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  Reply # 748962 22-Jan-2013 16:20 Send private message

kiwitrc: 
Dont think it makes any difference though, I check the lawn every morning and not a kiwi to be seen.


I would presume his wife isn't a cat lover either, or he has never owned a burmese cat. Many woman are great cat lovers, so I would think that that 75% of people in NZ in total would be against his idea.

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  Reply # 748963 22-Jan-2013 16:22 Send private message

mattwnz:
kiwitrc: 
Dont think it makes any difference though, I check the lawn every morning and not a kiwi to be seen.


I would presume his wife isn't a cat lover either, or he has never owned a burmese cat. Many woman are great cat lovers, so I would think that that 75% of people in NZ in total would be against his idea.


I think 75.4% of statistics are made up on the spot.

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  Reply # 748964 22-Jan-2013 16:26 Send private message

His site and the article are a troll, or he's a deluded nutcase.

Cheers - N

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  Reply # 748972 22-Jan-2013 16:34 Send private message

Damn, just lost a lengthy rebuttal proving he is utterly correct. Curse you work computer!





(Anyways, for anyone still wondering, I was absolutely not being serious. He is probably just trying to distract himself from the fear that has settled upon him after hearing about the #gaycrimewave)




Twitter: @nztechfreak
Blogs: AndroidNZ.net


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  Reply # 748976 22-Jan-2013 16:39 Send private message

NZtechfreak: Damn, just lost a lengthy rebuttal proving he is utterly correct. Curse you work computer!





(Anyways, for anyone still wondering, I was absolutely not being serious. He is probably just trying to distract himself from the fear that has settled upon him after hearing about the #gaycrimewave)


Gareth Morgan is correct???

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  Reply # 748977 22-Jan-2013 16:39 Send private message

I don't normally have much time for Gareth Morgan. He get's a lot of press because of his fame, wealth and "out-there" opinions but doesn't seem to have much common sense at times.

I live on a rural property and don't keep cats or dogs. I like the bird life which cats affect and! generally, I think domestic pets are a wasteful use of resources. Removing cats would aid bird numbers somewhat but most birds (including natives like Tui) have adapted to modern conditions although bringing back the rarer species would require the removal of such predators.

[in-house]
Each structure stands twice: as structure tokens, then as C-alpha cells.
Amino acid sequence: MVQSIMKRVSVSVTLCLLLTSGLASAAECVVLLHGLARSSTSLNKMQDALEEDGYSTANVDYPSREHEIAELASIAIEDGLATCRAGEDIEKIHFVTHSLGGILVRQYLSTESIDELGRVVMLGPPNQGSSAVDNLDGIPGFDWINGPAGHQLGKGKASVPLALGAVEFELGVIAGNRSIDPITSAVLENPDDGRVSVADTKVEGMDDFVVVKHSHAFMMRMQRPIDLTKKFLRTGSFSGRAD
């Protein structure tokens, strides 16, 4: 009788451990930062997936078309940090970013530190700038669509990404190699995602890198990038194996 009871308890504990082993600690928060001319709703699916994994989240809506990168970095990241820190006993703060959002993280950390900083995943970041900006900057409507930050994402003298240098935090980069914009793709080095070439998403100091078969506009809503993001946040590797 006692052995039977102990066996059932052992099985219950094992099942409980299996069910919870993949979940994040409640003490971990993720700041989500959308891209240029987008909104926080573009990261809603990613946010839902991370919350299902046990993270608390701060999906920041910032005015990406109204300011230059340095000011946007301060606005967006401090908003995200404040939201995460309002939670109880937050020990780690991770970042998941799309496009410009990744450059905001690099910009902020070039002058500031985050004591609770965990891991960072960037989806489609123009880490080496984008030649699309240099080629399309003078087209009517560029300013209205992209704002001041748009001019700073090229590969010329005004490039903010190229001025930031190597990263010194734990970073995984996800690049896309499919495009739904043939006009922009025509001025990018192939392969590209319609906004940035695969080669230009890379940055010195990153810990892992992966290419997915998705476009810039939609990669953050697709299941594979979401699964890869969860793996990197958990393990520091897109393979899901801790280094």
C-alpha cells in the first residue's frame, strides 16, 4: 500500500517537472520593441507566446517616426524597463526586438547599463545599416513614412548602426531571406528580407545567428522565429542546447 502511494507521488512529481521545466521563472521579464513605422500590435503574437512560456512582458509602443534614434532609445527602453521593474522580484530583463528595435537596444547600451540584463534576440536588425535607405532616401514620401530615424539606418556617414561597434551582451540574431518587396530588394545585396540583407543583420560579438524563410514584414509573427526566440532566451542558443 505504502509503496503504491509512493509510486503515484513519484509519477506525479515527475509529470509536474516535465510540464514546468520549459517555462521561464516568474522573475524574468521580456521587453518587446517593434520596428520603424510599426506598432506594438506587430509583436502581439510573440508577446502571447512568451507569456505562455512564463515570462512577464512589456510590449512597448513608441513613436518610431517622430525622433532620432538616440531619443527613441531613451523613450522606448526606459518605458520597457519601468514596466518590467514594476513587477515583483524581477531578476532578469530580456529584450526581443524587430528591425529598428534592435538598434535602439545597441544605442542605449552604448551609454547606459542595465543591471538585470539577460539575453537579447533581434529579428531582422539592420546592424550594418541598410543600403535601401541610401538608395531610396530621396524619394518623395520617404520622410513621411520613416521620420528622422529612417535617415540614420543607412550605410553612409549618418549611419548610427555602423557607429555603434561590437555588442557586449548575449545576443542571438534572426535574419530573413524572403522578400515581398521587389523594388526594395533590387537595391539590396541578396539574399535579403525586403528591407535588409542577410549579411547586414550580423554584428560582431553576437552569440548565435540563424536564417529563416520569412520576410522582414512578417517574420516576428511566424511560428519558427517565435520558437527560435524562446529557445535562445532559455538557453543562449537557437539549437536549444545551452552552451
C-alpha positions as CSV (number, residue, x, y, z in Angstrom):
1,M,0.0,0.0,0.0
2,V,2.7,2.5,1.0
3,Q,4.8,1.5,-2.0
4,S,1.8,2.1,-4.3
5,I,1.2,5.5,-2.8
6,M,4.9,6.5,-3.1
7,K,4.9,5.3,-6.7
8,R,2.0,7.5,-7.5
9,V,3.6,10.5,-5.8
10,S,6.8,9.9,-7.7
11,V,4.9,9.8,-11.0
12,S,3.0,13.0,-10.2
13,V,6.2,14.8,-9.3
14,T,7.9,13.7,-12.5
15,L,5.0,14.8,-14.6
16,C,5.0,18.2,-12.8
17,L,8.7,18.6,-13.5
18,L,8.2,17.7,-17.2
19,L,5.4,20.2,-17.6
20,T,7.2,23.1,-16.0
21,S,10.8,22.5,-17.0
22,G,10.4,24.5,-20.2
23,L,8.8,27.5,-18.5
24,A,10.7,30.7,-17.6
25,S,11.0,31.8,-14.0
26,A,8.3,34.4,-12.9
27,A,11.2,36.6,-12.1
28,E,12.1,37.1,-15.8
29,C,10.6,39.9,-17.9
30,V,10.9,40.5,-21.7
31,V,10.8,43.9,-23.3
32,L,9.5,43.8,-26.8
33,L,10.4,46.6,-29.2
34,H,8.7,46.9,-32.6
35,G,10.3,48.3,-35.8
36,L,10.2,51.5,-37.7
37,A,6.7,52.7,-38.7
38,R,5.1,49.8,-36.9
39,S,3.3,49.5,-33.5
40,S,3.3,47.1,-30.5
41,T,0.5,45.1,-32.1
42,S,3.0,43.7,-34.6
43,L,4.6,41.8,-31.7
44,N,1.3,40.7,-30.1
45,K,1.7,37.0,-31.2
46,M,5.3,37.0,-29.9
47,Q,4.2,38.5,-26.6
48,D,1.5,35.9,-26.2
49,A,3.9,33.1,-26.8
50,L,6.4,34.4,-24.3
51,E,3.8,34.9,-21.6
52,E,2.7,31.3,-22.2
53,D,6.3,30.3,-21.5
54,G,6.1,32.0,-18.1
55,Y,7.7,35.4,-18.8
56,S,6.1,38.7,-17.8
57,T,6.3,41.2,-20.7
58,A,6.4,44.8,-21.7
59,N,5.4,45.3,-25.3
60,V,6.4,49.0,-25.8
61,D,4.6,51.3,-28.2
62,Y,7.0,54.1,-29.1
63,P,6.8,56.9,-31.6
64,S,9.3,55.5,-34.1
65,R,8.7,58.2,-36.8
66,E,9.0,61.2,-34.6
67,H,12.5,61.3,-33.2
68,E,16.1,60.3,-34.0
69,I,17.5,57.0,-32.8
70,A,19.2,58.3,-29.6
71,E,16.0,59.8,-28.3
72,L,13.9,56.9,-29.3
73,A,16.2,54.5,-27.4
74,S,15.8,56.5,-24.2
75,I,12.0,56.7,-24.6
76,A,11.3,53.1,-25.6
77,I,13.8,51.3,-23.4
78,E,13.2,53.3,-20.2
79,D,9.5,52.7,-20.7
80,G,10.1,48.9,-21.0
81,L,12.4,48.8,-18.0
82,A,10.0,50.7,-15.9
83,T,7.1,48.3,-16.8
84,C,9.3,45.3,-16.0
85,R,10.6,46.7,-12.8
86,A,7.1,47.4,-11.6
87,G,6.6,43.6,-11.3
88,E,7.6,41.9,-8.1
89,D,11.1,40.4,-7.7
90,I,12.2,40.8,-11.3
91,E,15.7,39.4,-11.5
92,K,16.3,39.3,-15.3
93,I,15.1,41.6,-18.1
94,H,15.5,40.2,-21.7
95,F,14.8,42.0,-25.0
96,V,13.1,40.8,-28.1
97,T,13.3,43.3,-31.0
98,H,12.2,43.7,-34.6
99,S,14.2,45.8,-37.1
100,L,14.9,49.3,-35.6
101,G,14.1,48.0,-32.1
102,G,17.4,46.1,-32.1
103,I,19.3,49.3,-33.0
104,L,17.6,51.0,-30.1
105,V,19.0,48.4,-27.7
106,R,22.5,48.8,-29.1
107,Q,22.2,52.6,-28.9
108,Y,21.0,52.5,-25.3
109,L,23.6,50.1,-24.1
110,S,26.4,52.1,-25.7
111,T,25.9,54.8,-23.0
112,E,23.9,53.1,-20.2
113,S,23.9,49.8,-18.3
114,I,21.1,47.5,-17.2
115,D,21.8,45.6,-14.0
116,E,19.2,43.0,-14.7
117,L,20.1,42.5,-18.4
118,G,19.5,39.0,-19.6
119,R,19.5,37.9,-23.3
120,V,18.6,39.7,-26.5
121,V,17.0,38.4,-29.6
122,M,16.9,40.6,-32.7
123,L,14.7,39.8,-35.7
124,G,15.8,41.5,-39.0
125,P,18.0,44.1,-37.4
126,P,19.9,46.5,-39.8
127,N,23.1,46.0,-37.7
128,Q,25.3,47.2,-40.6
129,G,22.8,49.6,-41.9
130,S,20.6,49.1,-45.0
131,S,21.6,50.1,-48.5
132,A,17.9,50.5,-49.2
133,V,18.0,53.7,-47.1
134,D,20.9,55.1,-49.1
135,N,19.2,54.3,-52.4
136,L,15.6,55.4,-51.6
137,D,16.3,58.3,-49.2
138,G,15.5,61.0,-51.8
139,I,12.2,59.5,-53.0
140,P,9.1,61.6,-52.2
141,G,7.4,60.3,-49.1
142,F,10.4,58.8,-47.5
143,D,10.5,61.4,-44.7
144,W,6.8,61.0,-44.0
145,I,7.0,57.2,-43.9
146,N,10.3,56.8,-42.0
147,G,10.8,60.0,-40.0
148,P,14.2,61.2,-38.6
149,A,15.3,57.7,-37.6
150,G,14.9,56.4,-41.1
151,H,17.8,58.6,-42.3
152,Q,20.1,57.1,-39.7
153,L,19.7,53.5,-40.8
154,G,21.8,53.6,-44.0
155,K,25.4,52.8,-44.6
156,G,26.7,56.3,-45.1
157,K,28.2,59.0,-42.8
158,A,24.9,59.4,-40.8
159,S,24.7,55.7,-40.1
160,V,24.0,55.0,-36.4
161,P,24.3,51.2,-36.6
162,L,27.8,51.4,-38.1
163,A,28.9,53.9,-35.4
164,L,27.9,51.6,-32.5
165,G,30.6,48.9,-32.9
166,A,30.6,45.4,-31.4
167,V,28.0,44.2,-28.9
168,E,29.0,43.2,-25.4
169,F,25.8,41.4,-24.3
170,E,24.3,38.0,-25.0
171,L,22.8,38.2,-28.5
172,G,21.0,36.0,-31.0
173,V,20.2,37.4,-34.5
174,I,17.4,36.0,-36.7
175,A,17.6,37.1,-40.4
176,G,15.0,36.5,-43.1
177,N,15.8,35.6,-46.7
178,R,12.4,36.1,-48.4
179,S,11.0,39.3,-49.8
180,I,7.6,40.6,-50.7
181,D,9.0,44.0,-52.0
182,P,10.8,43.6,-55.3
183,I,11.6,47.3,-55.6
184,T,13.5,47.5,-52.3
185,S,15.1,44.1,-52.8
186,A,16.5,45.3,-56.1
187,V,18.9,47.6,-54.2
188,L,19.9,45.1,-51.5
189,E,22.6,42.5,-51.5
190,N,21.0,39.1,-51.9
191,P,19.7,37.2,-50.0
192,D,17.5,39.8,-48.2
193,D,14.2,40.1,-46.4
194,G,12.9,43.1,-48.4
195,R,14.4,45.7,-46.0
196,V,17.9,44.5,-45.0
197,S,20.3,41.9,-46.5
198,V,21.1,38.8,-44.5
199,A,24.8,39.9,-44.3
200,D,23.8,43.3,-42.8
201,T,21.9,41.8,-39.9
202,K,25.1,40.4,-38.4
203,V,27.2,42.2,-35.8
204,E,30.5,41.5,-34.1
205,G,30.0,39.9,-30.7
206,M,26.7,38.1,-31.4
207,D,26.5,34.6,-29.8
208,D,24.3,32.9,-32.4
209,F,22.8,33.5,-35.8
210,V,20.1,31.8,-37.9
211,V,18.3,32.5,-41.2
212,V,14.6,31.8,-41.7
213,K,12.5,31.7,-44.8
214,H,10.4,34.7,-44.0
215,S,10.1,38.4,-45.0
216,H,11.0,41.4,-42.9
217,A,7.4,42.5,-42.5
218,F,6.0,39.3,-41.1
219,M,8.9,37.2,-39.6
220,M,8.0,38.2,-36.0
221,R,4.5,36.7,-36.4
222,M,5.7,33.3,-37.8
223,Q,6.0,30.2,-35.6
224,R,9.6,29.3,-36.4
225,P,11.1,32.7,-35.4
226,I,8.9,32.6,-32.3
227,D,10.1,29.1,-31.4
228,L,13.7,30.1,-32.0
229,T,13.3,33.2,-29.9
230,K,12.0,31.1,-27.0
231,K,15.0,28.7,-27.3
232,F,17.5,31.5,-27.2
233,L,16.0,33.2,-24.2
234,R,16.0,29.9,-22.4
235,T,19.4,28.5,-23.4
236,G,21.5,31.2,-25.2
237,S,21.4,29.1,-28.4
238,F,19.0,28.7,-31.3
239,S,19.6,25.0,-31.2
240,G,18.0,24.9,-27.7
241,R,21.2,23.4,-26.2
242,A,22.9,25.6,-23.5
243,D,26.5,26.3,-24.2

The main thing to encourage natives is to provide more food sources such as the nectar trees like bottlebrush.

As far as other predators such as rats, mice, stoats, they are easy to control if you are vigilant with traps. I wish it was so easy with rabbits.

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  Reply # 748981 22-Jan-2013 16:44 Send private message

Some idiot wants his name in the paper again.
People fall over themselves to ensure that happens.

Film at 11.



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  Reply # 748984 22-Jan-2013 16:46 Send private message

My partners parents have a rural property in Kaipara, Northland on which they have planted a significant number of NZ native trees. The result of this has been a notable increase in the presence of native bird life on the property.

They also have 3 cats, and while they don't live on the property, the cats often go with them and they don't have any issues with the cats killing native birds.

NZ has a lot of introduces trees and bush as well, which native wildlife are not adapted to. Planting more native trees may well help the problem more than getting rid of the cats.




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  Reply # 748987 22-Jan-2013 16:53 Send private message

kiwitrc:
mattwnz:
kiwitrc: 
Dont think it makes any difference though, I check the lawn every morning and not a kiwi to be seen.


I would presume his wife isn't a cat lover either, or he has never owned a burmese cat. Many woman are great cat lovers, so I would think that that 75% of people in NZ in total would be against his idea.


I think 75.4% of statistics are made up on the spot.


I think it was either the Herald or stuff poll showed only 20% of people support the idea. So it is an extreme idea.

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  Reply # 748992 22-Jan-2013 17:02 Send private message

ajobbins: NZ has a lot of introduces trees and bush as well, which native wildlife are not adapted to. Planting more native trees may well help the problem more than getting rid of the cats.


Actually birds seem to take food that they are used to as long as it is the right kind eg nectar. Tuis around my home mainly live on flowering gum and bottlebrush (introduced). I now have mature kaka beak and kowhai that they won't take because it is "foreign" to them.